UK equity allocation has fallen to its lowest level since 2008, with fund managers rating a Brexit as the biggest tail risk for markets, according to the latest Bank of America Merrill Lynch survey.
The survey found global fund managers have cut their UK equity allocation from a 20% average underweight last month, to a current 36% average underweight.
The results also show sterling is currently seen as undervalued by 20% of fund managers, the second highest reading on record, as the upcoming EU referendum continues to weigh on the UK currency.
Manish Kabra, European equity quantitative strategist, said: "Investors identify Brexit as the biggest tail risk in the world, with global fund managers' allocations to UK equities dropping to the lowest levels in 7.5 years."
However, 71% of investors polled by BofAML still think a Brexit is unlikely or not at all likely.
Meanwhile, global growth expectations rose to 15% in May from 10% in April, although this still falls well below the 50%-60% readings seen early last year.
Chinese growth expectations fell sharply, with 50% of investors expecting a weaker economy in the country, up from 22% in April.
Despite this, allocation to emerging market equities turned positive for the first time in 17 months, with 2% of fund managers reporting an overweight position.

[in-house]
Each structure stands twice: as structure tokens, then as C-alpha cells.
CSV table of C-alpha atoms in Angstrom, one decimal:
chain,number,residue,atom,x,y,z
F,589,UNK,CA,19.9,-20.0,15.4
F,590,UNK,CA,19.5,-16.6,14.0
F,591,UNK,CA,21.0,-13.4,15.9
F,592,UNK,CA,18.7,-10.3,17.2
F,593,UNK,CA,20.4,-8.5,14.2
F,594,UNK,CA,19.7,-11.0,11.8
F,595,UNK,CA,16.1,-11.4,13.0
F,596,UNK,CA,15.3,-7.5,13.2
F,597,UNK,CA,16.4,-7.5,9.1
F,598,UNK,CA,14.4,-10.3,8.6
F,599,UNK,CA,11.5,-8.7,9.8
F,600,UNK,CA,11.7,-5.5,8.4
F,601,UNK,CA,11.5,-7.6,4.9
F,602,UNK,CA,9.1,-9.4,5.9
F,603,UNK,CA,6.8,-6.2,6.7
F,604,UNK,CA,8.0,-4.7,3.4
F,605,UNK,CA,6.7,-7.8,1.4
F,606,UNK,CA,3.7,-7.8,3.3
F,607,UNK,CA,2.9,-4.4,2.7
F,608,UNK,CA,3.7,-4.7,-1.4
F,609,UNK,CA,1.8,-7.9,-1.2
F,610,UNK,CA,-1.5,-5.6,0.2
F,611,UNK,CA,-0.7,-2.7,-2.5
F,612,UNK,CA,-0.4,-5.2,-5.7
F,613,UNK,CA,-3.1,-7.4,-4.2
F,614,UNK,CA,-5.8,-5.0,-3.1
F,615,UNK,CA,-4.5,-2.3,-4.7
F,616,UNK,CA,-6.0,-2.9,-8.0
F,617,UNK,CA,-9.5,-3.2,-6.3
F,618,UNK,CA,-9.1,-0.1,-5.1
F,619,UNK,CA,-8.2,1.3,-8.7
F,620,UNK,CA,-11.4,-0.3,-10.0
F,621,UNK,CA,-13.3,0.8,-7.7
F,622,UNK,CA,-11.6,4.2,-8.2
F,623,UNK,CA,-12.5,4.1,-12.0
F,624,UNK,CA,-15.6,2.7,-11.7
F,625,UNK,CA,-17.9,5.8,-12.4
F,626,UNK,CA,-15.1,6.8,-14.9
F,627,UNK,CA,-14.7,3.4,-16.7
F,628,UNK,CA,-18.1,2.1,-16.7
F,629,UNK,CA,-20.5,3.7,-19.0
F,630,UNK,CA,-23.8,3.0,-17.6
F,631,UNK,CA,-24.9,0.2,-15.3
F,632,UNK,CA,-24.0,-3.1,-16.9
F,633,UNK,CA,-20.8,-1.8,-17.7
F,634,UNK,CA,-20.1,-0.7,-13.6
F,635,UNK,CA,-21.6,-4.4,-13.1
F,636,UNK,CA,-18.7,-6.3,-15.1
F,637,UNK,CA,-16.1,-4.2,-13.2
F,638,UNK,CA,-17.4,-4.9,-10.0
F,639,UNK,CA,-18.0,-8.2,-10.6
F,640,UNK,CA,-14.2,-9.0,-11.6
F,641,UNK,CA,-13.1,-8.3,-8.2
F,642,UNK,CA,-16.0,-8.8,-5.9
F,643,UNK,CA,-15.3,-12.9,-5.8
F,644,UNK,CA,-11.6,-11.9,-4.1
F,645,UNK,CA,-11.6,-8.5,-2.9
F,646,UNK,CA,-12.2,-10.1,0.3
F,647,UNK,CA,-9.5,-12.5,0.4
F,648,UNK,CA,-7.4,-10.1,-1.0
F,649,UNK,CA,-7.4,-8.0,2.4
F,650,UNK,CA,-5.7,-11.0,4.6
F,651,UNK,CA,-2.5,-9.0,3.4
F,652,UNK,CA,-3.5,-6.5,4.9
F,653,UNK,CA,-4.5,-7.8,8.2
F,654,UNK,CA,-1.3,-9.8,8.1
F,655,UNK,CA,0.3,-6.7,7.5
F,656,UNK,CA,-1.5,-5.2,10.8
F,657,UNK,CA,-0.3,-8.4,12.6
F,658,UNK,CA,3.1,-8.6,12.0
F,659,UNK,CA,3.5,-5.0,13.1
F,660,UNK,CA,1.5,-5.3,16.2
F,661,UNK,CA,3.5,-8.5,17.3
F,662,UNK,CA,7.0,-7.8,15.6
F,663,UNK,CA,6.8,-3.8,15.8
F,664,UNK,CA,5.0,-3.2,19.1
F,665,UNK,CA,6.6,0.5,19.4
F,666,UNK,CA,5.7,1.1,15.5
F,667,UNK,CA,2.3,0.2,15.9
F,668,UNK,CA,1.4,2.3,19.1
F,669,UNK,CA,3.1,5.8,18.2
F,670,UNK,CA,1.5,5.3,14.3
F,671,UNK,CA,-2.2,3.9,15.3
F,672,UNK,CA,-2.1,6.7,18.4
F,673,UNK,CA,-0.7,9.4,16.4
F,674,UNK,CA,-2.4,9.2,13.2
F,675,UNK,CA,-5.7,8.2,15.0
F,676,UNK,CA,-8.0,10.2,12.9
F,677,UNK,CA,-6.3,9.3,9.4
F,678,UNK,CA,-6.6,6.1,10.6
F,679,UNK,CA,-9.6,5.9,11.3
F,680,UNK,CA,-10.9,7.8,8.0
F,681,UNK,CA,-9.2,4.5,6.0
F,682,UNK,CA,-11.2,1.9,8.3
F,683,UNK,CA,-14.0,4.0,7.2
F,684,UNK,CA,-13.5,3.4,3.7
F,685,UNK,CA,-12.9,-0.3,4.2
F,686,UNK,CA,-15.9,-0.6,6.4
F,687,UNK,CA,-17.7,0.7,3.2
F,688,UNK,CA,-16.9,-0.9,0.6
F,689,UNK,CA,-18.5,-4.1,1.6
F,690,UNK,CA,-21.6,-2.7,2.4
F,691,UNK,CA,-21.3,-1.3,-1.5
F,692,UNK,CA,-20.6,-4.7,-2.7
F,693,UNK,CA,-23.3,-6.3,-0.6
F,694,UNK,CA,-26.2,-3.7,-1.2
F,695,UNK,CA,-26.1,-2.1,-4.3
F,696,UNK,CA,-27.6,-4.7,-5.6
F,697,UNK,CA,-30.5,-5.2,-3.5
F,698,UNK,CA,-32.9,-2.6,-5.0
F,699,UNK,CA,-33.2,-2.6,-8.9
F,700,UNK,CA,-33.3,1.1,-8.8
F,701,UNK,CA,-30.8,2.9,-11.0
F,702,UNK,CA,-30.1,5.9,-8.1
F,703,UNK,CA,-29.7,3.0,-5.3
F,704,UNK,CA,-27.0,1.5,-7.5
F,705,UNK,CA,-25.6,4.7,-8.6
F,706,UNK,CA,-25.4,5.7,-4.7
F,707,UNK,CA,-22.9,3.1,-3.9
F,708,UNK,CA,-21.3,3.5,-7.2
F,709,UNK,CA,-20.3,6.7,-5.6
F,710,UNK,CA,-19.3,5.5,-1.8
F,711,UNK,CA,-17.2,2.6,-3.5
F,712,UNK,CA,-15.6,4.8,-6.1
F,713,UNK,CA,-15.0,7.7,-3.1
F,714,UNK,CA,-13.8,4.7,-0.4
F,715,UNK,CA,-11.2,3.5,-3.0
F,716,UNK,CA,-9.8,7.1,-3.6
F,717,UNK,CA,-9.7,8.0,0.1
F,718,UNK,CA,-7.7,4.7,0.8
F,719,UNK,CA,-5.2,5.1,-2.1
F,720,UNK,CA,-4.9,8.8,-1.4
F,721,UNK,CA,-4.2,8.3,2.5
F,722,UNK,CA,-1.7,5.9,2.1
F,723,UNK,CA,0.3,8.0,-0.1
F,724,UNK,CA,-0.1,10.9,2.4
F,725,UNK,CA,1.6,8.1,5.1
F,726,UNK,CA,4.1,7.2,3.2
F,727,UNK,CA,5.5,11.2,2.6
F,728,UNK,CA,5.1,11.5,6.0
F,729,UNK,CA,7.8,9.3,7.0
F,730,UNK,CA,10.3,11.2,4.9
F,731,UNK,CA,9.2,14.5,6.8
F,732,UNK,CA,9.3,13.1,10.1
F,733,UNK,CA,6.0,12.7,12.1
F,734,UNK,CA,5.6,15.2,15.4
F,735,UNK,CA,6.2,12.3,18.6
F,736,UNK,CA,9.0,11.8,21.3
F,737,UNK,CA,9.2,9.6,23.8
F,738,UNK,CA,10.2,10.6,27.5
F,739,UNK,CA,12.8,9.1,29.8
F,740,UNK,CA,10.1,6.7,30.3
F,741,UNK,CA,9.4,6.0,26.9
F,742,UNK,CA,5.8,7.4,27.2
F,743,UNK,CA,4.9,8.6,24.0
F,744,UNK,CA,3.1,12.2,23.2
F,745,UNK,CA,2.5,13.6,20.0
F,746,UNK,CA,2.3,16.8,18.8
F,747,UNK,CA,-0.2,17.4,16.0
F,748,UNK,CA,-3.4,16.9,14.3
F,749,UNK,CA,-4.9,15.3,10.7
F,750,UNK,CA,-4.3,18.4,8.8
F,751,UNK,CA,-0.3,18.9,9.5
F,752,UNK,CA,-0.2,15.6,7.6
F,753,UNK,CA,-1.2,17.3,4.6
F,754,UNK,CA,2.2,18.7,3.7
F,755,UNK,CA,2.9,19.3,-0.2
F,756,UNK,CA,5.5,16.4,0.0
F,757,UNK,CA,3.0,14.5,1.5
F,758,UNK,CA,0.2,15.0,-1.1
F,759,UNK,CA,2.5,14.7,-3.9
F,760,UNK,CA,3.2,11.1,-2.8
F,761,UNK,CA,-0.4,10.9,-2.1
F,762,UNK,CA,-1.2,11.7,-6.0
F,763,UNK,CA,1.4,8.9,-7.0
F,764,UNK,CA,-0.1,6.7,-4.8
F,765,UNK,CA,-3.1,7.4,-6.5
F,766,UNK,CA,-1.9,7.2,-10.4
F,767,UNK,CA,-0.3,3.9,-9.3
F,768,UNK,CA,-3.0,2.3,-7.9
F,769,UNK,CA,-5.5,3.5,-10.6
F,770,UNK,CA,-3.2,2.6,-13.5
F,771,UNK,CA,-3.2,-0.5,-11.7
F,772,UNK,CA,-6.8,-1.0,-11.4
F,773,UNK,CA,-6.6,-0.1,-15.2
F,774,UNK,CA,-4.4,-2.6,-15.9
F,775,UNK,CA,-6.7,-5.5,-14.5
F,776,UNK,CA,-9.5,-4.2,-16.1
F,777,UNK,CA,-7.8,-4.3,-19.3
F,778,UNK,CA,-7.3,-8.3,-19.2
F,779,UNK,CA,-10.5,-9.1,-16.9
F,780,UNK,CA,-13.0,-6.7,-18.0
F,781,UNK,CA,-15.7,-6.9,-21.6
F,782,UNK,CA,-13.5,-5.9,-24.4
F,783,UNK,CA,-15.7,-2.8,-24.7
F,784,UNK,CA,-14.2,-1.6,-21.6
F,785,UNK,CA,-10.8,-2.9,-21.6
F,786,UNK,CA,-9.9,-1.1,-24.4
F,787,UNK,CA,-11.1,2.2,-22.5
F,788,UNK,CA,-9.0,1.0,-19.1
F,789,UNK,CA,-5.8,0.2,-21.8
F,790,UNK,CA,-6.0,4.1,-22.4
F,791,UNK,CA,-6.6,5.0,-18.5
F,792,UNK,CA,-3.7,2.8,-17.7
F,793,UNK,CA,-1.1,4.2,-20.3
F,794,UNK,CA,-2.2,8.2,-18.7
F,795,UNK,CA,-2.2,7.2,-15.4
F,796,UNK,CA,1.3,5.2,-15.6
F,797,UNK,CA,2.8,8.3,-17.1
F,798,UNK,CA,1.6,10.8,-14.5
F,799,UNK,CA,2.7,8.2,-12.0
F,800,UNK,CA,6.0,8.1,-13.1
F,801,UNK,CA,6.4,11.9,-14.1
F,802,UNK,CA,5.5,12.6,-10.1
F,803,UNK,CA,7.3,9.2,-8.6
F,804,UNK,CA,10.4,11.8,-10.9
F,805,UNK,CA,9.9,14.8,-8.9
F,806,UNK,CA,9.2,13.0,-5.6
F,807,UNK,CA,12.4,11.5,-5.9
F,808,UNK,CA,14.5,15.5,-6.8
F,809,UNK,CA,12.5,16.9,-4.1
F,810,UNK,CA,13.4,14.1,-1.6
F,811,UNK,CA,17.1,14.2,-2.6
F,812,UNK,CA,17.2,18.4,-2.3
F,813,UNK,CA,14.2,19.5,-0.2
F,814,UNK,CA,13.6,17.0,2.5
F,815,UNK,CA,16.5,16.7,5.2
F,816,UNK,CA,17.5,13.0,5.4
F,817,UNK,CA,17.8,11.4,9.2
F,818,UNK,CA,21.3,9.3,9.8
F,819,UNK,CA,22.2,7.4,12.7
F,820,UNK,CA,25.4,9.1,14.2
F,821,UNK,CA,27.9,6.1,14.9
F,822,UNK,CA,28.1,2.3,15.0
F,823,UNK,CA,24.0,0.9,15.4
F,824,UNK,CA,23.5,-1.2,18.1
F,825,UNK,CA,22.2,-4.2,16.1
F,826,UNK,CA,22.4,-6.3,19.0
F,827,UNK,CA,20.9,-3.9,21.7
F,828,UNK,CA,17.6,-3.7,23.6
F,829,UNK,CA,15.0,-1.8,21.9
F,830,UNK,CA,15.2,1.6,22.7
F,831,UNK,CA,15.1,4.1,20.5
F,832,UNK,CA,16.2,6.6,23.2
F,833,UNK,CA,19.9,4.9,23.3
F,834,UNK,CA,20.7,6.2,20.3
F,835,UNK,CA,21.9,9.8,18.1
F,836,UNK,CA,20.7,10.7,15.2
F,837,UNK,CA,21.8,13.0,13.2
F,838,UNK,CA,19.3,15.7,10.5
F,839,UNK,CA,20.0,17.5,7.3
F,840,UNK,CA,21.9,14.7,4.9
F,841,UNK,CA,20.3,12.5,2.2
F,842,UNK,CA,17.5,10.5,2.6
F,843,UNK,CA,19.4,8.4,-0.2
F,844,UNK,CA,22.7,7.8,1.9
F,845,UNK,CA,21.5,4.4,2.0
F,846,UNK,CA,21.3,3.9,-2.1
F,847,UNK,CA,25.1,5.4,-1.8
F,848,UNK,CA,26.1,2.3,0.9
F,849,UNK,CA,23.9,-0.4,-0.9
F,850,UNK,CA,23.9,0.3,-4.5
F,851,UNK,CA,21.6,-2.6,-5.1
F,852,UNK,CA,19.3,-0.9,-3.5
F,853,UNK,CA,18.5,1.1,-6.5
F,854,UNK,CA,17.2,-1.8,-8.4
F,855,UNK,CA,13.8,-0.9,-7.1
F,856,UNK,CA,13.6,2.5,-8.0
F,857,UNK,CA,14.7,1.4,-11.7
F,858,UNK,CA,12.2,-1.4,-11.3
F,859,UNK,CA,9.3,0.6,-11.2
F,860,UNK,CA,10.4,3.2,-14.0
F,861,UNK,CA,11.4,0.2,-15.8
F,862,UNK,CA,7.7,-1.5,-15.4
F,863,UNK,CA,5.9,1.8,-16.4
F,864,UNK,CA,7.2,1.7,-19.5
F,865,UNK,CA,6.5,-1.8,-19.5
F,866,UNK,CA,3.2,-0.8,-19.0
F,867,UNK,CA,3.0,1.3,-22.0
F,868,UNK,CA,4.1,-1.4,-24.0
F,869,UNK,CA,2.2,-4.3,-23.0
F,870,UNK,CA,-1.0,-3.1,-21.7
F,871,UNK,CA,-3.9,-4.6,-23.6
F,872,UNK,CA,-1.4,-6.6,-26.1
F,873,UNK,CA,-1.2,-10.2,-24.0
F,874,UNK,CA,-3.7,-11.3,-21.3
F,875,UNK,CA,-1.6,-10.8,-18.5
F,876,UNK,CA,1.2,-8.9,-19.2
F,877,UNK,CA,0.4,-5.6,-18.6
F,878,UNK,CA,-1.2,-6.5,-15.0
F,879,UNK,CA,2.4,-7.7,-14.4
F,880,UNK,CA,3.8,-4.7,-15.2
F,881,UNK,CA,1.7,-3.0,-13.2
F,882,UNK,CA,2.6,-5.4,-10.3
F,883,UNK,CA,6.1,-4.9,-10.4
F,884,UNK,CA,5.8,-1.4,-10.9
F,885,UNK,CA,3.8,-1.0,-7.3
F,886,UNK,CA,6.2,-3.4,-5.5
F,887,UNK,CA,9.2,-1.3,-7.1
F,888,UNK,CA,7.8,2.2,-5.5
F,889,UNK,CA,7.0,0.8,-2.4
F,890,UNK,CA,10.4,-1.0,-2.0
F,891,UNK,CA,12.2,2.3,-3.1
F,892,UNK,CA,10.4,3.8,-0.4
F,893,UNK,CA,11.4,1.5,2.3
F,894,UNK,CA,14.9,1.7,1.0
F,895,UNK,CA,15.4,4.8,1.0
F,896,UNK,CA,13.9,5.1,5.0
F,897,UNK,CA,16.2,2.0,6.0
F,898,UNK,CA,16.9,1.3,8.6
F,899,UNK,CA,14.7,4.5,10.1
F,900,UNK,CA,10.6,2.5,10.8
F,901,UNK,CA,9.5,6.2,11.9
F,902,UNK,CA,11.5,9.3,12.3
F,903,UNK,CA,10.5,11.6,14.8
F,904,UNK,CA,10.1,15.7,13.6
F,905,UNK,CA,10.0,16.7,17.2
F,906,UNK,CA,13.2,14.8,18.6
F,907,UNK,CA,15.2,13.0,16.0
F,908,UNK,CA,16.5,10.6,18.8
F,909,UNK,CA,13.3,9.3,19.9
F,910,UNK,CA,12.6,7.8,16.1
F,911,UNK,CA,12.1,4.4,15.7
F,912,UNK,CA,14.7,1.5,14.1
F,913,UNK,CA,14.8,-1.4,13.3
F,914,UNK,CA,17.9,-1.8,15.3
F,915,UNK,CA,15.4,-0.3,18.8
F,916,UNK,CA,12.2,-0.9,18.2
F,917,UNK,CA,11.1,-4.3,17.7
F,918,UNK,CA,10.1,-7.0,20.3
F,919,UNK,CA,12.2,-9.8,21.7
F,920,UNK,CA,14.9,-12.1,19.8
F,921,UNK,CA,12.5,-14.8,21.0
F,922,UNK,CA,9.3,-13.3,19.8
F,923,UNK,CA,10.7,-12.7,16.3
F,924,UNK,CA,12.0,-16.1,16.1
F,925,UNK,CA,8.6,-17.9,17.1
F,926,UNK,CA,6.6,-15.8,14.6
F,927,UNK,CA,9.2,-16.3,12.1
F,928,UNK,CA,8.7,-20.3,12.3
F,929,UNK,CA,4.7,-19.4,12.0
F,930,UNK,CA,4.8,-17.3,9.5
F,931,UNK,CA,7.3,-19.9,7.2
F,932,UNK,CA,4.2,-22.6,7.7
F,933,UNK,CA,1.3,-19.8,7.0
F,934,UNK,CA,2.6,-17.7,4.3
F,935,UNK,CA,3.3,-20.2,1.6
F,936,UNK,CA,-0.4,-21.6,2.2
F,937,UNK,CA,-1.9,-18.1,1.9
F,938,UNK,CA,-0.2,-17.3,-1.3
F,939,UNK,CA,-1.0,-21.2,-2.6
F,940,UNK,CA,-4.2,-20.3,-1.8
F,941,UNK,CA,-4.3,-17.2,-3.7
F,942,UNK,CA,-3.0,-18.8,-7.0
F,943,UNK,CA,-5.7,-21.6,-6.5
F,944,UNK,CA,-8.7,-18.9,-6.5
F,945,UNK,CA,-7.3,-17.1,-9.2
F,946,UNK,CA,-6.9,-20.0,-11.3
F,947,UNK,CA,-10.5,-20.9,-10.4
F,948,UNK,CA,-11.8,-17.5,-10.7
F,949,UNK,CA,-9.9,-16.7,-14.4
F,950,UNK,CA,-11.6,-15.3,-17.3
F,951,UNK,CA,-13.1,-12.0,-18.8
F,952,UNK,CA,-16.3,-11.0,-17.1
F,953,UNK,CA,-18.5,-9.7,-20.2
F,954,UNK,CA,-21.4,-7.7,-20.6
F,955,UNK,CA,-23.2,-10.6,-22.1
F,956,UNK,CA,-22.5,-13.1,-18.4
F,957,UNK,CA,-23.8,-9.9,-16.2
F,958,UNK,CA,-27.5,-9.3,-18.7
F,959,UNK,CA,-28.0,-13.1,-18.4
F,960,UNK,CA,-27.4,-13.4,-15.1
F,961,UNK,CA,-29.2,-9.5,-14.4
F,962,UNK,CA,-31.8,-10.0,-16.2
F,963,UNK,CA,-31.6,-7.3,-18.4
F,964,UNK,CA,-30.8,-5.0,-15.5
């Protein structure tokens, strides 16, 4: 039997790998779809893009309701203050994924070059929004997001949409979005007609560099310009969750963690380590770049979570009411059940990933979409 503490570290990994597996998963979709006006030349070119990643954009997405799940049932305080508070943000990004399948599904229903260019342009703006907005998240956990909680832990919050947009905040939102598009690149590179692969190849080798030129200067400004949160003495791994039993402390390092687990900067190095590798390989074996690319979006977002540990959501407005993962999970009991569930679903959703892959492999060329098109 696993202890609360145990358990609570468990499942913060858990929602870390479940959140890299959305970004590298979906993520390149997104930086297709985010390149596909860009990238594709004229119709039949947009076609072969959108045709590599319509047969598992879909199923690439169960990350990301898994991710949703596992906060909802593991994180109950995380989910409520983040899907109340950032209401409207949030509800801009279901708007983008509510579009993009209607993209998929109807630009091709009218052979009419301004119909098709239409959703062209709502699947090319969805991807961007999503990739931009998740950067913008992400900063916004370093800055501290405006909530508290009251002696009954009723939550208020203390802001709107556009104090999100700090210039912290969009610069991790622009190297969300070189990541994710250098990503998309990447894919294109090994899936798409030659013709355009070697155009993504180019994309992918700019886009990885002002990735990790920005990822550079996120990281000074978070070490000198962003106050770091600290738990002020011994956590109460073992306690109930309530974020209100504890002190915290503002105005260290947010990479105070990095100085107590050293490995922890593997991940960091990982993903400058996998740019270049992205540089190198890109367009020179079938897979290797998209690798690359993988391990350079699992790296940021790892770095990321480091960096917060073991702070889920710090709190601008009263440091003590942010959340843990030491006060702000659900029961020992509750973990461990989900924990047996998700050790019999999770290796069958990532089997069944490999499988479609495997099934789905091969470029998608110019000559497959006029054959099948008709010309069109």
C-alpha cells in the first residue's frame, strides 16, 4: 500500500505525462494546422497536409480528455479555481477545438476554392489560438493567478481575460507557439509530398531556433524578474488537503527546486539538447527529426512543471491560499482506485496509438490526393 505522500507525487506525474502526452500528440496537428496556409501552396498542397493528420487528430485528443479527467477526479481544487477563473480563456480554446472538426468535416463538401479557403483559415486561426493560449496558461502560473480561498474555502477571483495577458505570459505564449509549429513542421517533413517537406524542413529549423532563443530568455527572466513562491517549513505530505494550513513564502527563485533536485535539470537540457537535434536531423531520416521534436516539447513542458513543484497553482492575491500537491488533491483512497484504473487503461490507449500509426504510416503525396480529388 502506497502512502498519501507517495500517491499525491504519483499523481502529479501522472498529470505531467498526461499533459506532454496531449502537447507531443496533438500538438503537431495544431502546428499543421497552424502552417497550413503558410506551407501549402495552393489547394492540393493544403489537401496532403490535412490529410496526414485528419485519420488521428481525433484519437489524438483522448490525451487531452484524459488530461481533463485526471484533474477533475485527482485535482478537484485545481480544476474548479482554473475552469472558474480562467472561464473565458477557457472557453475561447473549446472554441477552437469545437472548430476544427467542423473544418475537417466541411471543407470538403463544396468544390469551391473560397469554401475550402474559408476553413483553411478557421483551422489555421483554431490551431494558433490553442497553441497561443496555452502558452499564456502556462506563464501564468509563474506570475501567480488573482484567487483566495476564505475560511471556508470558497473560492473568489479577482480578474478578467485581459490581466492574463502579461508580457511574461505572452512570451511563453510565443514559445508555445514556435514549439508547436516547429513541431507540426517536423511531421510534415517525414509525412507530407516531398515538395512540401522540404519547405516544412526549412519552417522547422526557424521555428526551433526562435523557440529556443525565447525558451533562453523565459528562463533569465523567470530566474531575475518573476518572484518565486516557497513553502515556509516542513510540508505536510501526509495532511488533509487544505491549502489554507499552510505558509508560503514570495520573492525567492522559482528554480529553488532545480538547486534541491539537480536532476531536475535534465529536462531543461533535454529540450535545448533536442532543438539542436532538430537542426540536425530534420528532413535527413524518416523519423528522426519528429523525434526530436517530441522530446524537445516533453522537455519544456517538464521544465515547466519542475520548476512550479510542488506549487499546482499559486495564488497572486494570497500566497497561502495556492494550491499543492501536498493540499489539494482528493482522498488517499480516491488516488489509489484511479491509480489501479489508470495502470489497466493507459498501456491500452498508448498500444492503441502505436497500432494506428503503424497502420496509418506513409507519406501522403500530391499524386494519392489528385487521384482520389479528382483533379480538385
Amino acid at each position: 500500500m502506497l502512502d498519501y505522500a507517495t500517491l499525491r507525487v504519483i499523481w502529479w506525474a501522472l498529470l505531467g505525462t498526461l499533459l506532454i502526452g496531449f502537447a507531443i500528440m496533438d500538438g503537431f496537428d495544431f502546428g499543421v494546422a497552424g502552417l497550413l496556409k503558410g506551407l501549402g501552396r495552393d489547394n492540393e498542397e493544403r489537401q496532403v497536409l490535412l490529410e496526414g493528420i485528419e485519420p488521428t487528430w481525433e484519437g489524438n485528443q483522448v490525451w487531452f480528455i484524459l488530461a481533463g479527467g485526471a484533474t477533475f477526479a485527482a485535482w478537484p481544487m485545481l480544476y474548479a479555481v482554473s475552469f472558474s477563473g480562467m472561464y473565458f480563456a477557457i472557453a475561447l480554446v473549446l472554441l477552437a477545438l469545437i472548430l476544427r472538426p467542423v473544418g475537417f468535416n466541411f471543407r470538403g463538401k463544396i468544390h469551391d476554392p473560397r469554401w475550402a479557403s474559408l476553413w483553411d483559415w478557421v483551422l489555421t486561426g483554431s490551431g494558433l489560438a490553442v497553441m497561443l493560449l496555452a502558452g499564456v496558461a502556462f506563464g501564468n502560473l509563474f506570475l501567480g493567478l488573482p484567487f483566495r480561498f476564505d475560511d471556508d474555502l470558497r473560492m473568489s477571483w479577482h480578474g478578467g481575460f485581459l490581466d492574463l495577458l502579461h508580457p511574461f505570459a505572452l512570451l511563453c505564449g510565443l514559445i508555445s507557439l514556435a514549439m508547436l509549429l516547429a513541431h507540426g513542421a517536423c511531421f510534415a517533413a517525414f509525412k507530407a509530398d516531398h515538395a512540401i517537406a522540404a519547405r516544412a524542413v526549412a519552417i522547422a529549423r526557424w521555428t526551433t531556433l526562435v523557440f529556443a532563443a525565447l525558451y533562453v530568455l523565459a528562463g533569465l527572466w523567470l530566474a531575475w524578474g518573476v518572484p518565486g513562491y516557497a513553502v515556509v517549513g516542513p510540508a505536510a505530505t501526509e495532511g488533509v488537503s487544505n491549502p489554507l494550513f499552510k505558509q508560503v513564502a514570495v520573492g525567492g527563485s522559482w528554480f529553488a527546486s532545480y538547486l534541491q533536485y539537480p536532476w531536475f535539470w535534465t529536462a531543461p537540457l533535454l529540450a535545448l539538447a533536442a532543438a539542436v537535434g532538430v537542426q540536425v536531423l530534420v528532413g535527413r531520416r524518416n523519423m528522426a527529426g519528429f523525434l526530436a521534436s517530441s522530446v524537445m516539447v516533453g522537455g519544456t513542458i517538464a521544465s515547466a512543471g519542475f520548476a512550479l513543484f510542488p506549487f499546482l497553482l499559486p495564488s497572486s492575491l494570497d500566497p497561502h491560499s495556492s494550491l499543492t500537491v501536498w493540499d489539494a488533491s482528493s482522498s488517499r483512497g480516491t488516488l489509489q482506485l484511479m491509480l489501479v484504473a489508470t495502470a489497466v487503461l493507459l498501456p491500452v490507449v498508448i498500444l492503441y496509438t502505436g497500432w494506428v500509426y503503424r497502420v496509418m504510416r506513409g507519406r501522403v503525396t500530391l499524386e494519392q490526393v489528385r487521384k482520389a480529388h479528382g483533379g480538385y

Nearly 40% of investors expect the European economy to strengthen over the next year, up from 6% last month, while 86% say they do not expect a European recession.
Meanwhile, negative interest rates and a lack of central bank stimulus have led Japanese equity allocation to fall to its biggest underweight since December 2012, at a 6% net underweight.
Michael Hartnett, chief investment strategist, said: "Although global growth expectations rose slightly from the previous month, investors continue to hold elevated cash levels to protect against potential shocks from Brexit, China and quantitative failure."
The US dollar is close to peaking and the risks now seem to be on the downside.
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